13 14 15 16 17

Australia Council Women in the Arts Committee, 1987, The Committee’s Report, December 1987. Australia Council Women in the Arts Committee, 1987, The Committee’s Report, December 1987, pp.2–3. Australia Council Women in the Arts Committee, 1987, The Committee’s Report, December 1987, p.53. Australia Council Women in the Arts Committee, 1987, The Committee’s Report, December 1987, pp.53–54. Aldridge, ‘Positive Councilling’, p.20.

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Reviewing progress to date The Australia Council’s 1983 ‘Strategy for Action’ was a promising document which anticipated Federal legislation on EEO and Affirmative Action, yet even though these programs are now firmly established in both the public and private sectors, and even though levels of female staff have become equitable, with several women in power positions such as heads of departments, the Council does not seem to be taking a strong enough line with the major client organisations.18 The improvements included: • An increase in the proportion of applications from women from 30% before 1982–3 to 46% in 1993–4. • Gender balance achieved in the membership of Council and its Boards and Committees: in 1993 52.5% of these bodies were women. • The success rate for women applicants was continuing to increase.20 • By 1994, the Australia Council had been actively pursuing strategies to secure a gender balance in creative work for a decade. Gillian Hanscombe’s Report on the Evaluating and Monitoring of the Australia Council’s Women and Arts Policy (prepared for the Women in Arts Unit of the Arts Council of England), included updated research and documented advances but noted that: The situation in 1994 is uneven and does not reflect complete transformation; on the other hand, significant improvements have already taken place and others are clearly in process.19 • The 1983 research had showed that not only did fewer women apply, they applied for smaller amounts than men. By 1993–4 the gap in levels of funding requested had almost closed: women applied on average for $19,922, 97% of the average requested by males. However, there were far fewer applications from women for Australian Artists Creative Fellowships (the ‘Keatings’), awarded to senior artists for long projects. • Hanscombe also commented that ‘monitoring is made more difficult by differences between projects proposed by a woman, projects involving mostly

The 1990s

18 19

Aldridge, ‘Positive Councilling’, p.18 Hanscombe, Gillian, 1994, But is it Workable? A Report on the Evaluating and Monitoring of the Australia Council’s Women and Arts Policy, Sydney NSW, prepared for the Women in Arts Unit, Arts Council of England, p.1-2. Hanscombe But is it Workable?, p.5.

20

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Reviewing progress to date women, projects with a women creative artist and other participants, leading to “number games and a lot of definitions”.21 Again, it is the major clients who are particularly targeted for criticism, while smaller clients had been more responsive to the need for change: A further problem has been that the programmes of major clients haven’t sufficiently reflected the Board’s priorities generally. Some believe that their subsidy is just platform support simply to exist. Attempts to direct how the subsidy might be better used were strongly resisted ‘on artistic grounds’. ... Political realities are such that the Committee doesn’t have as much control as it would like with respect to some high-profile, major clients. Others, however, are quite interested in developing their programmes, and are interested in the priorities the Committee has been setting. Attitudinal change is far more easily achieved – and far more evident – with respect to smaller clients, who are interested both in wider programming and in changing the organisational structures of Australian theatre, e.g. by exploring job-sharing, part-time positions, and so on.22 Further detail on progress was published in 1995, with a national survey of the development of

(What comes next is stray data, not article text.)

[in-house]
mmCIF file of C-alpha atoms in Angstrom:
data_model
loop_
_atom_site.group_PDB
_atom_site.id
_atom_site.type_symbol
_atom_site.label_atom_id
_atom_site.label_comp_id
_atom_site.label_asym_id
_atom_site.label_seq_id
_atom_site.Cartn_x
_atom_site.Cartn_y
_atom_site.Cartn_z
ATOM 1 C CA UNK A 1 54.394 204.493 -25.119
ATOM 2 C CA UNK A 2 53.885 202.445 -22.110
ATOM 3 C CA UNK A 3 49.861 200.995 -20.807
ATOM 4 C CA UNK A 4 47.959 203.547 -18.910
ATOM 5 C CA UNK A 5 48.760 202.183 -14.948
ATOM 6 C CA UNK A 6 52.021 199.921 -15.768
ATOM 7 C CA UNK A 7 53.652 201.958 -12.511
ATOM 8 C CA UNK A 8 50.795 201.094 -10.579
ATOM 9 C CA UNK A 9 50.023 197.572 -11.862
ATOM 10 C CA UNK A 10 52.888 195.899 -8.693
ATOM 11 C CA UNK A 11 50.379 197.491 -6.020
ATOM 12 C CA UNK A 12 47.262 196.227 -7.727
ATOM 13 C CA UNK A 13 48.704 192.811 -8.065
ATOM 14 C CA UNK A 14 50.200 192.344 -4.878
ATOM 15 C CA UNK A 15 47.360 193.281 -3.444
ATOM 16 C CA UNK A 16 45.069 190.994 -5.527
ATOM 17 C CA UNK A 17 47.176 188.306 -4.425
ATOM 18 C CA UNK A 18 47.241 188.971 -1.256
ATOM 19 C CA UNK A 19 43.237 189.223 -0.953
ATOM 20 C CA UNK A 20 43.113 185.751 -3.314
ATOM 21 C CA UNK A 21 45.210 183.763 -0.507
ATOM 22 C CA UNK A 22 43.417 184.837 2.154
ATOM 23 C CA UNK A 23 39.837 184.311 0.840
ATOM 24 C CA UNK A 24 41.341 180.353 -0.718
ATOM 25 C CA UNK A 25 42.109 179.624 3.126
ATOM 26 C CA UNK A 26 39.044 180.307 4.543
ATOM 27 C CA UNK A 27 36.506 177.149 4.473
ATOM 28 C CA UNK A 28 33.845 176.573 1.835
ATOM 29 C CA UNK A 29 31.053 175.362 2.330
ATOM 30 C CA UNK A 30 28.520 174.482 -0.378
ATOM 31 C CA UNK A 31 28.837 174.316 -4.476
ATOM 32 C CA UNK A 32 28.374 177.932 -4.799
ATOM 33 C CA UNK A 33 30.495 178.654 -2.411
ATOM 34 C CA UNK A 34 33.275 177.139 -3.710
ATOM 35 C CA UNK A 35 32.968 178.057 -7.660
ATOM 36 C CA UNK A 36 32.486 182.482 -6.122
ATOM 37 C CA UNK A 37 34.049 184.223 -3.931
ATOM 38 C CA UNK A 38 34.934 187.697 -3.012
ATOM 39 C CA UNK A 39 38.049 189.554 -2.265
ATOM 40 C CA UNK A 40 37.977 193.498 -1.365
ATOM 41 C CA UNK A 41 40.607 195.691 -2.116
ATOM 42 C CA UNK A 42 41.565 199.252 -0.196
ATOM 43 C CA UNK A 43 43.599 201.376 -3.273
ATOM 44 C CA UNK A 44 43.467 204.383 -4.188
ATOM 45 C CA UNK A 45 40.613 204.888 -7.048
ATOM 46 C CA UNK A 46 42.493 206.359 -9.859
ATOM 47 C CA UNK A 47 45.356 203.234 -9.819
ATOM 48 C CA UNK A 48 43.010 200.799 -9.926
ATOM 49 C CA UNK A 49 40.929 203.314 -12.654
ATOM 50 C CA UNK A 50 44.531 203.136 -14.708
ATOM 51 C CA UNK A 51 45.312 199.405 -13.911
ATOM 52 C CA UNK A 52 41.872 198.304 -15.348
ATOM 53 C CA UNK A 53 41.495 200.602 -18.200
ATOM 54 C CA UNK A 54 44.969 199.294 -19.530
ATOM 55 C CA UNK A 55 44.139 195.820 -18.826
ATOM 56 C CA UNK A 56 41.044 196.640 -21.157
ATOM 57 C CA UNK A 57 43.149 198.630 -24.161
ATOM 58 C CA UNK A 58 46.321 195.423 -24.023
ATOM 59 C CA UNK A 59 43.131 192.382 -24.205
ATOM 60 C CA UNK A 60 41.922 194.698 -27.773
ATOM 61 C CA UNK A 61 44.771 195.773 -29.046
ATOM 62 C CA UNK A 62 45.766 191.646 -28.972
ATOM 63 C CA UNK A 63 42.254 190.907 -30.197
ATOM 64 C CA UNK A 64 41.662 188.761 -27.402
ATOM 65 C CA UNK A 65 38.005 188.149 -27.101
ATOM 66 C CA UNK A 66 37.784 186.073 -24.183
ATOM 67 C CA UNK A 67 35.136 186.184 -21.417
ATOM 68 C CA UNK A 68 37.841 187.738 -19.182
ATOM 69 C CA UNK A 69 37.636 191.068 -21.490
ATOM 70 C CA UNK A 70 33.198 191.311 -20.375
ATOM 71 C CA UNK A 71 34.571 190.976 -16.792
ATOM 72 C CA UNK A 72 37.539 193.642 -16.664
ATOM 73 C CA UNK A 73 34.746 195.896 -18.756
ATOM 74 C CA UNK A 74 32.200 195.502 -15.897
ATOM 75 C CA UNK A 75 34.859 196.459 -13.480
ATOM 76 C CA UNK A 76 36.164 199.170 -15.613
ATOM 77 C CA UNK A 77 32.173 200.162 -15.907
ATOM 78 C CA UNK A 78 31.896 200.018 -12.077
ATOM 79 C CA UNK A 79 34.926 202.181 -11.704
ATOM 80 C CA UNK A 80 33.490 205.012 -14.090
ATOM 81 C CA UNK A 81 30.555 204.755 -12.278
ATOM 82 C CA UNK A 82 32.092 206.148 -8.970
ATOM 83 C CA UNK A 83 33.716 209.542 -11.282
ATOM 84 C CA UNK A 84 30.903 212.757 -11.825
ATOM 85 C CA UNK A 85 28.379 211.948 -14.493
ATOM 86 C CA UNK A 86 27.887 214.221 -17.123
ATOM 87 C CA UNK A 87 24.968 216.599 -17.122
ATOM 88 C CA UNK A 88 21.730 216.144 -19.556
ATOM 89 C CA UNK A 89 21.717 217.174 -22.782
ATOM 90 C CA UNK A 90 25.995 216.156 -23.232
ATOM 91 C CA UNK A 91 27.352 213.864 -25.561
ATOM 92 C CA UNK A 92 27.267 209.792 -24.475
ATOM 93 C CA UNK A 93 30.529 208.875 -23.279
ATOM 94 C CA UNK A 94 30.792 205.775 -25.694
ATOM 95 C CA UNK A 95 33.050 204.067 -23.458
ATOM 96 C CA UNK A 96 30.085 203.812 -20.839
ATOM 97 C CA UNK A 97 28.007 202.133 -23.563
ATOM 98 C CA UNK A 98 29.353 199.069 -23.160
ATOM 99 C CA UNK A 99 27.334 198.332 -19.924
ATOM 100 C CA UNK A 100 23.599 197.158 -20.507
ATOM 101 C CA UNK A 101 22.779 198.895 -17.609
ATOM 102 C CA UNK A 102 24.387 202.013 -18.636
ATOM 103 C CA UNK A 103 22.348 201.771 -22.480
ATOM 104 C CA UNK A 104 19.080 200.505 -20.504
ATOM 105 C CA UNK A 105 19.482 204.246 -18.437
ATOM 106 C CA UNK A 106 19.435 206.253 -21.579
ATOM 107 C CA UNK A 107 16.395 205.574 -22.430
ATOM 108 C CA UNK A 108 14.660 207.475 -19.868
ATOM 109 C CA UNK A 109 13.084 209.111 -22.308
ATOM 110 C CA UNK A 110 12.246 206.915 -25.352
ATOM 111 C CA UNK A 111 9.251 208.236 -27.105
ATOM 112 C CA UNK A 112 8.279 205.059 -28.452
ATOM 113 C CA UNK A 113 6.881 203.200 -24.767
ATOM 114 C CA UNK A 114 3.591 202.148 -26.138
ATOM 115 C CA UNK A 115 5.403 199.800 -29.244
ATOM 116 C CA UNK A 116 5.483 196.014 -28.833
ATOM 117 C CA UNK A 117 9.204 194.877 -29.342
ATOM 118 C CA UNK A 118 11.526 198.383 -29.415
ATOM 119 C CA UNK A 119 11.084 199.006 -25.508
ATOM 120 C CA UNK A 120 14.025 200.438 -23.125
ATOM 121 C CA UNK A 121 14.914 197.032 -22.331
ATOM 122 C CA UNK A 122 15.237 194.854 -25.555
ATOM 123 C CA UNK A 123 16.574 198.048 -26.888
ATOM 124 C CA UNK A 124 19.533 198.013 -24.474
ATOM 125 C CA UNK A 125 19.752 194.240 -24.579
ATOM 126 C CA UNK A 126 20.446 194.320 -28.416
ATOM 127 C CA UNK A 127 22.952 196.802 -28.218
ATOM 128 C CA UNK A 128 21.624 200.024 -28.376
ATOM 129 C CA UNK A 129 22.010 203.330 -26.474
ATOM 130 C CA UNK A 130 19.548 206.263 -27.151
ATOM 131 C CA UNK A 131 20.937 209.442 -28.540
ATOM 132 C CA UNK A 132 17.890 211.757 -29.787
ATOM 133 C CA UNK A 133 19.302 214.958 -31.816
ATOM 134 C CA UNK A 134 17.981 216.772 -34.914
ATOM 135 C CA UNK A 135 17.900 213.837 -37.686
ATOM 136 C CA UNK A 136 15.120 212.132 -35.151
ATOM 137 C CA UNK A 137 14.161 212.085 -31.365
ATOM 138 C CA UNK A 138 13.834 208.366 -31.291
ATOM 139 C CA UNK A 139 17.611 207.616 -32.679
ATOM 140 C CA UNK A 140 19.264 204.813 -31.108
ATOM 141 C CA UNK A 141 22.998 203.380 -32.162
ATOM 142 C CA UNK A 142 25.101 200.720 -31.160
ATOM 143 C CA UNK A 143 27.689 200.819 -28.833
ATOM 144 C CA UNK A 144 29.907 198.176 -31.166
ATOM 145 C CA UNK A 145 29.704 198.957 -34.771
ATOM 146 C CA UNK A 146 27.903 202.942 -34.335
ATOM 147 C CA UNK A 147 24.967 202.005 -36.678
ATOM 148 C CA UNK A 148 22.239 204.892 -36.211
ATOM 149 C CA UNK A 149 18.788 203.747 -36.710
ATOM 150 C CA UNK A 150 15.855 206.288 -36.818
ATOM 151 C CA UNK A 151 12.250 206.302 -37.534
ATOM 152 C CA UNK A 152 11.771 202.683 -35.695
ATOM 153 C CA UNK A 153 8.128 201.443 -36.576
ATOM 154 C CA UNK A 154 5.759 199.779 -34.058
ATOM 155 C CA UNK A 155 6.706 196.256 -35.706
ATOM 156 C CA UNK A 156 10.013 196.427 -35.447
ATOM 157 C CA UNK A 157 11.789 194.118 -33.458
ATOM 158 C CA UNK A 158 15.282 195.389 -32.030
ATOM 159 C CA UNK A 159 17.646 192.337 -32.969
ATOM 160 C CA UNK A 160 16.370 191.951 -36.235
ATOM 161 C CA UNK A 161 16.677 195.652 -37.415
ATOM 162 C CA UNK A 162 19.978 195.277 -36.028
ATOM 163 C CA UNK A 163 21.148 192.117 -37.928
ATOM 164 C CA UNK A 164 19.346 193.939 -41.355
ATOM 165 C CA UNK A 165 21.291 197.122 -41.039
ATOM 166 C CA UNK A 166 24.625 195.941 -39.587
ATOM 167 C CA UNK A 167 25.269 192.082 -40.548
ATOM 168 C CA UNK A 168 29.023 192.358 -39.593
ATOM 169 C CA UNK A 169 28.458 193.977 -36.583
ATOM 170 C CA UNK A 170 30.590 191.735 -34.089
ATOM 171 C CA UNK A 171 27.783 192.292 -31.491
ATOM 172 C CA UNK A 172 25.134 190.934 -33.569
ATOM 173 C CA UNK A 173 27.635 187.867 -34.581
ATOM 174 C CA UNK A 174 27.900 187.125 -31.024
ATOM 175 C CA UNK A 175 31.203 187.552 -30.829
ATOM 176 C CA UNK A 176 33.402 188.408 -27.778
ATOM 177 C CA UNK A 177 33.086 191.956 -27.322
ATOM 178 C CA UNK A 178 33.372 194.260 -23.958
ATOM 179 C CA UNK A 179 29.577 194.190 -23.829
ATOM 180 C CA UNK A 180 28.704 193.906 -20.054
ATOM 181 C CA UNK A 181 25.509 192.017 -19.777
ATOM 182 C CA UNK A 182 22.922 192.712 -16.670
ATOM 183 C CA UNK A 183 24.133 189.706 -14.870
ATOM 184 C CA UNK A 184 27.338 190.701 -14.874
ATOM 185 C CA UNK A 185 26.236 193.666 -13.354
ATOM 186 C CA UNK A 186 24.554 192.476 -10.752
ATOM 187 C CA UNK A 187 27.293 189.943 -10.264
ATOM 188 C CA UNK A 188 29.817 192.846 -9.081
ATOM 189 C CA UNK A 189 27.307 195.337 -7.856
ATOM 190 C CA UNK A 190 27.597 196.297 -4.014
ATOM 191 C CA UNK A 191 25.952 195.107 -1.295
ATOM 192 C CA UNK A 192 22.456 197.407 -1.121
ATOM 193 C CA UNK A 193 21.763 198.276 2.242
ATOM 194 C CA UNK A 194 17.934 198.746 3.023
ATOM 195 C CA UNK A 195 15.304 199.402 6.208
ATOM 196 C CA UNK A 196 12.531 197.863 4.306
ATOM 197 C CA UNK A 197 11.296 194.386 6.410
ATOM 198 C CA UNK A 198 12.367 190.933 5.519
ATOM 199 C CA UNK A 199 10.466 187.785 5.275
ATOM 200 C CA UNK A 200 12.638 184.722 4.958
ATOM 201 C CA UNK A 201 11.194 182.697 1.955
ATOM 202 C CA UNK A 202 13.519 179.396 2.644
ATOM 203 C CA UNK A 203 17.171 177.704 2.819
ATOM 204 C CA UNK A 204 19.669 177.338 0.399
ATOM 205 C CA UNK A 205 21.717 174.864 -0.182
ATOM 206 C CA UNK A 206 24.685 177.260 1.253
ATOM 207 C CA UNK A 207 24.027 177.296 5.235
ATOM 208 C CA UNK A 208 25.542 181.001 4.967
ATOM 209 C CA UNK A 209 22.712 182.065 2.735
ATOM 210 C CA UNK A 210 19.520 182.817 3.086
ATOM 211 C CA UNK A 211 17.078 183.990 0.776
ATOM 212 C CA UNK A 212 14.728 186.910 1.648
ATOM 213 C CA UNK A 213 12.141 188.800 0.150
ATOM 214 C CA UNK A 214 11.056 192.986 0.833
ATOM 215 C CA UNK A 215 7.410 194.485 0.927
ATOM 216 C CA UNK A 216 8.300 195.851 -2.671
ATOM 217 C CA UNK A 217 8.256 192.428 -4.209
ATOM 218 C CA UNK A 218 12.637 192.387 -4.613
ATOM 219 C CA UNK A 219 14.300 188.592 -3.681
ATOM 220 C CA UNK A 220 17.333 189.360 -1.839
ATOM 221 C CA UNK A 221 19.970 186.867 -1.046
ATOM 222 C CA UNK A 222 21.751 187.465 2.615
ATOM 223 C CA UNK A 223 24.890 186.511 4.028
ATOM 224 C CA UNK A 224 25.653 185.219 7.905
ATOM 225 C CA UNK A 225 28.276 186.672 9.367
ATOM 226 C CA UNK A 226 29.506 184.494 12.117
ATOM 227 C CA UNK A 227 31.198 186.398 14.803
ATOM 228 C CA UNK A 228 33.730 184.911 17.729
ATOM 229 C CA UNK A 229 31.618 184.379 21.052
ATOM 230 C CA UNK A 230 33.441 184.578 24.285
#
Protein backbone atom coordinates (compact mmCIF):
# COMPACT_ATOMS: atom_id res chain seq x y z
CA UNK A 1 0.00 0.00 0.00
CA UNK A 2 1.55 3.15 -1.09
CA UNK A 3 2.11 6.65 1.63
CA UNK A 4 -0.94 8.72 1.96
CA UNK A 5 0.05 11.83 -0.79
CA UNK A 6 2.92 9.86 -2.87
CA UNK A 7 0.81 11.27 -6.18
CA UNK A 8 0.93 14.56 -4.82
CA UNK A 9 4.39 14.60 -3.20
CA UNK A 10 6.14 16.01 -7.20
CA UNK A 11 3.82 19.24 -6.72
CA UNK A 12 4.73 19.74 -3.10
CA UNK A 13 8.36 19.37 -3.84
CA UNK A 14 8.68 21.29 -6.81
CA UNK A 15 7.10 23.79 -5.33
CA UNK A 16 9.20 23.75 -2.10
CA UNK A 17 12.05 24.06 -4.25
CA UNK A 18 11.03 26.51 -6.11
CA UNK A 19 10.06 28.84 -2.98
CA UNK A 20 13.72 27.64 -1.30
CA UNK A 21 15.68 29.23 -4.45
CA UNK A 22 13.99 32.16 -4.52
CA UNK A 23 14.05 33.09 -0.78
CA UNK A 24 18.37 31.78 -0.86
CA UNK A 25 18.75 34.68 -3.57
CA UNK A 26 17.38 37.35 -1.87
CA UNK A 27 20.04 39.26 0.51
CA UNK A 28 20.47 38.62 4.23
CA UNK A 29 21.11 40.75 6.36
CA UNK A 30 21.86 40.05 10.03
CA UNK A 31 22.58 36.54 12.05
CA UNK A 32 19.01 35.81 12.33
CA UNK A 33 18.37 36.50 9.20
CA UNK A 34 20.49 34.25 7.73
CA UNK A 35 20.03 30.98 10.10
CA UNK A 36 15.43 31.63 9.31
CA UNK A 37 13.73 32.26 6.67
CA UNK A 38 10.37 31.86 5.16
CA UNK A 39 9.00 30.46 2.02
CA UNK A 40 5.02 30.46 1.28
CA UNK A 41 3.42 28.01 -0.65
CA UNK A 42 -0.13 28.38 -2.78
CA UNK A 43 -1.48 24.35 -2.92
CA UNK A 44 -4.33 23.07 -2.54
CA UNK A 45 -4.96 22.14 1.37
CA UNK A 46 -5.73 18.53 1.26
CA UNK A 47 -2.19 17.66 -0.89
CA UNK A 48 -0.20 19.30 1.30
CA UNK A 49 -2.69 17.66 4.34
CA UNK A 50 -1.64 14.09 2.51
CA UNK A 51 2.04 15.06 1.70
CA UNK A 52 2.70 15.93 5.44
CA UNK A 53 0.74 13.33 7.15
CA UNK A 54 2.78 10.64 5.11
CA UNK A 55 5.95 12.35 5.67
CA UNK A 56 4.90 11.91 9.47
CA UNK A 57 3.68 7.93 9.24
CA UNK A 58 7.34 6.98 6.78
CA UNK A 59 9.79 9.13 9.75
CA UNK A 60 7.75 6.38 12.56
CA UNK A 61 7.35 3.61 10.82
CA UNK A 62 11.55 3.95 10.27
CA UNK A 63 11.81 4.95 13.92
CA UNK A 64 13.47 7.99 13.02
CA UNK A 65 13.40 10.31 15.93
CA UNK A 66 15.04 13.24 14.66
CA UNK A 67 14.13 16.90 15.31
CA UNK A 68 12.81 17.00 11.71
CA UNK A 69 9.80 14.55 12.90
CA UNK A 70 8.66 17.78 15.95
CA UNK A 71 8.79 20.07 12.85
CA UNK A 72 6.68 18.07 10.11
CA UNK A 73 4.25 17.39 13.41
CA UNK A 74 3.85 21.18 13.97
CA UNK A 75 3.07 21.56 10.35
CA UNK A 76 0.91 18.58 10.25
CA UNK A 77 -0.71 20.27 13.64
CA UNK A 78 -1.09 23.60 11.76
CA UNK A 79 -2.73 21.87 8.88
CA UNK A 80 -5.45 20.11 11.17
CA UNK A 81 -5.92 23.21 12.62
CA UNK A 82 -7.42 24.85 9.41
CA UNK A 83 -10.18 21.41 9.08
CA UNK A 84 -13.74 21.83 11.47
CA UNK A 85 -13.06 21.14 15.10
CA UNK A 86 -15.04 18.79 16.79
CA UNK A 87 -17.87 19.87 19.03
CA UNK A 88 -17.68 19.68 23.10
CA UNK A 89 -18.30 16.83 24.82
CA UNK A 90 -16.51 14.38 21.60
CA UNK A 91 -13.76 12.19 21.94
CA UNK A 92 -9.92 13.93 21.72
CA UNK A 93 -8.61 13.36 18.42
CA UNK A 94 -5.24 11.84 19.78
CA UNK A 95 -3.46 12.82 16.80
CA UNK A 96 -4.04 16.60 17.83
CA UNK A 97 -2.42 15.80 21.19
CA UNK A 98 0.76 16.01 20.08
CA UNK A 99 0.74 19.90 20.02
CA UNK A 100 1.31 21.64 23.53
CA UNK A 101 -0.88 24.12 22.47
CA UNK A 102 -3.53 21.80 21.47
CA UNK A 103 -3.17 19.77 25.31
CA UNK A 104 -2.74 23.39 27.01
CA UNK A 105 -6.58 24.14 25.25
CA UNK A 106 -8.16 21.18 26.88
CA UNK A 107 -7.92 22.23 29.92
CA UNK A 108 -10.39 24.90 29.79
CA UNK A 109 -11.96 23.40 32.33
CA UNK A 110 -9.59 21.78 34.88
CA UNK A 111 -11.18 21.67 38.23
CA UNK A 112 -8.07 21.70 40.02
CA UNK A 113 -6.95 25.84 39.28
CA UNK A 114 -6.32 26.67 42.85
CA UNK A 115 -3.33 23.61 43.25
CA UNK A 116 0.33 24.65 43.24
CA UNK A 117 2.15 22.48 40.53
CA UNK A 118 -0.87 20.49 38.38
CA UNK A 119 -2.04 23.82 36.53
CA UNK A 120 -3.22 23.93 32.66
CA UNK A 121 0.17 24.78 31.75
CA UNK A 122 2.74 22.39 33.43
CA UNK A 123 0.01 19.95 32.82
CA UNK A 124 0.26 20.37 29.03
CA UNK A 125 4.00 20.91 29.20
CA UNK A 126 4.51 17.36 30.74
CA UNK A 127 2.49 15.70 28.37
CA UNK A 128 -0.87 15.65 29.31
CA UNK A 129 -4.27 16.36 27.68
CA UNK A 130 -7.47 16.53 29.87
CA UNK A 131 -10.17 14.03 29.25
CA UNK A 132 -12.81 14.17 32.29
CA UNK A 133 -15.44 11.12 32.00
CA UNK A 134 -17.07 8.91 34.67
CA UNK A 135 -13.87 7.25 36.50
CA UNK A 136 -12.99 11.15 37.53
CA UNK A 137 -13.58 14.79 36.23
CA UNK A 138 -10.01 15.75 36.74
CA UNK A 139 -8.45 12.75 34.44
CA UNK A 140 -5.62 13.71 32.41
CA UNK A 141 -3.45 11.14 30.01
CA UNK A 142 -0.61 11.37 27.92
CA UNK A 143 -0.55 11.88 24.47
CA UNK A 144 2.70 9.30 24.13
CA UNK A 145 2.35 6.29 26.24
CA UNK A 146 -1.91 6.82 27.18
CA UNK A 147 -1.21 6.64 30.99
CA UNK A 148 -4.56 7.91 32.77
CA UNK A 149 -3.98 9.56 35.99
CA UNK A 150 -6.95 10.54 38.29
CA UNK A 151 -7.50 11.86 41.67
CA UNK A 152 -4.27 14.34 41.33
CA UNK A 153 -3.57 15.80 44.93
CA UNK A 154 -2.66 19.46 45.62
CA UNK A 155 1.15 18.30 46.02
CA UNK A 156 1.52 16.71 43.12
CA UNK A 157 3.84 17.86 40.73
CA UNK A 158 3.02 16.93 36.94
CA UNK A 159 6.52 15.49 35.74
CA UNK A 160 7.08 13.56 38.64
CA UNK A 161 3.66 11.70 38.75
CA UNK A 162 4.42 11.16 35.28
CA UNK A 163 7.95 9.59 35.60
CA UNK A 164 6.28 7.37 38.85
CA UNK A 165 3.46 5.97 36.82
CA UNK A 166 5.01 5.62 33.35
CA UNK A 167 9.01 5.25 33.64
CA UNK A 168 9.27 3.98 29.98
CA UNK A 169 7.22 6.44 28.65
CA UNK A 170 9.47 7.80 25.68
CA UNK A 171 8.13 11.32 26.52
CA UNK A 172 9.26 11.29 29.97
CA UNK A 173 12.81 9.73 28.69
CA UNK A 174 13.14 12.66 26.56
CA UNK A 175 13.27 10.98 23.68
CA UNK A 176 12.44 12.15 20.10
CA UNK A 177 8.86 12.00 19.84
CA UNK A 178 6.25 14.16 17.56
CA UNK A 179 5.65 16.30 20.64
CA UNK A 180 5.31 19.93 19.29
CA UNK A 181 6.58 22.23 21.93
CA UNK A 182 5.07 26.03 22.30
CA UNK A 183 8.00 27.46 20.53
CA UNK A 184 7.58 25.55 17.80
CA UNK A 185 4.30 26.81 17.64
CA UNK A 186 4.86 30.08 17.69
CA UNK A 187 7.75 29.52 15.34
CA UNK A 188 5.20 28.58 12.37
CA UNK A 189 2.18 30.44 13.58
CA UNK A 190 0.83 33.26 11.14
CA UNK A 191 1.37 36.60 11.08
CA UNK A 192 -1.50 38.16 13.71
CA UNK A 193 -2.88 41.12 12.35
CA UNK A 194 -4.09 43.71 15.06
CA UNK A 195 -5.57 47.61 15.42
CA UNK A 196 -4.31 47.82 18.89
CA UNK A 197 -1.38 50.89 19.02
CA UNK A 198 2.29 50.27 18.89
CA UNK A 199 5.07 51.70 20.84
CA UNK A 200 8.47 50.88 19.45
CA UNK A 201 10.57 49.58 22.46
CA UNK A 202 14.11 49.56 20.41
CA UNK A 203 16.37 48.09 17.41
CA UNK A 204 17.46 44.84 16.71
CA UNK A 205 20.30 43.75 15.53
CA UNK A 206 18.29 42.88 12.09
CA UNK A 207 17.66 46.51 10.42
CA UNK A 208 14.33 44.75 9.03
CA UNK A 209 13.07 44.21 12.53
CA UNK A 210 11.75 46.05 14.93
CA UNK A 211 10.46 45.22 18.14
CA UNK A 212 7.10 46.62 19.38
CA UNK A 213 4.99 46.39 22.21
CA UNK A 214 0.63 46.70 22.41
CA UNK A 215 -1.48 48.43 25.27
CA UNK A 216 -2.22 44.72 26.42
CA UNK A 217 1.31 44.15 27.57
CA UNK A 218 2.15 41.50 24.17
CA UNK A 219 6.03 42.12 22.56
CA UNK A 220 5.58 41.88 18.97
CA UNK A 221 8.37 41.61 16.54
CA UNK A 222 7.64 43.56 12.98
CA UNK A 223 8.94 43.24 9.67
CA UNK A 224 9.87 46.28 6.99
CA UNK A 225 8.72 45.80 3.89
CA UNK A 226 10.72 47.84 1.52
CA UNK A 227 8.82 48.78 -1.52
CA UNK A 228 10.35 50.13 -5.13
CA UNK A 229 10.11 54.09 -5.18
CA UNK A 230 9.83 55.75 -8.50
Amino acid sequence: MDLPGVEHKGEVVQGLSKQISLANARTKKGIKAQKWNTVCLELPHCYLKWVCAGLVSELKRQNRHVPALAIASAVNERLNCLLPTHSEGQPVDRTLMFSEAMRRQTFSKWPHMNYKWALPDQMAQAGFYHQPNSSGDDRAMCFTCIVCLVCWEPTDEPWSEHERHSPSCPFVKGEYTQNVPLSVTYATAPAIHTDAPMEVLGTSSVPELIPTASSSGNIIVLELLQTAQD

21 22 23

women’s writing for performance. Conducted by Playworks, a national organisation established in 1985 with a brief to nurture new women writers, encourage new forms of writing for performance and develop the work of experienced women writers, Playing with Time sounded a note of cautious optimism but pointed out that despite a strong campaign for equity, ‘attempts to achieve equal opportunity for women are still small steps compared to their historical disadvantage’. There is also a need for ‘caution against acceptance of an assumption that women have been well treated and are now equal’. As one respondent to the survey points out: It has not escaped my attention that in the 1995 Sydney Theatre Company subscription season there is only one play by a woman; at Belvoir Street Theatre there are no plays by women; Griffin’s season is not a whole lot better.23 Statistical analysis was also presented, showing: • In 1994/95 women were 46% of applicants for Literature Board Grants for writing for performance, receiving 37% of the funding allocated, compared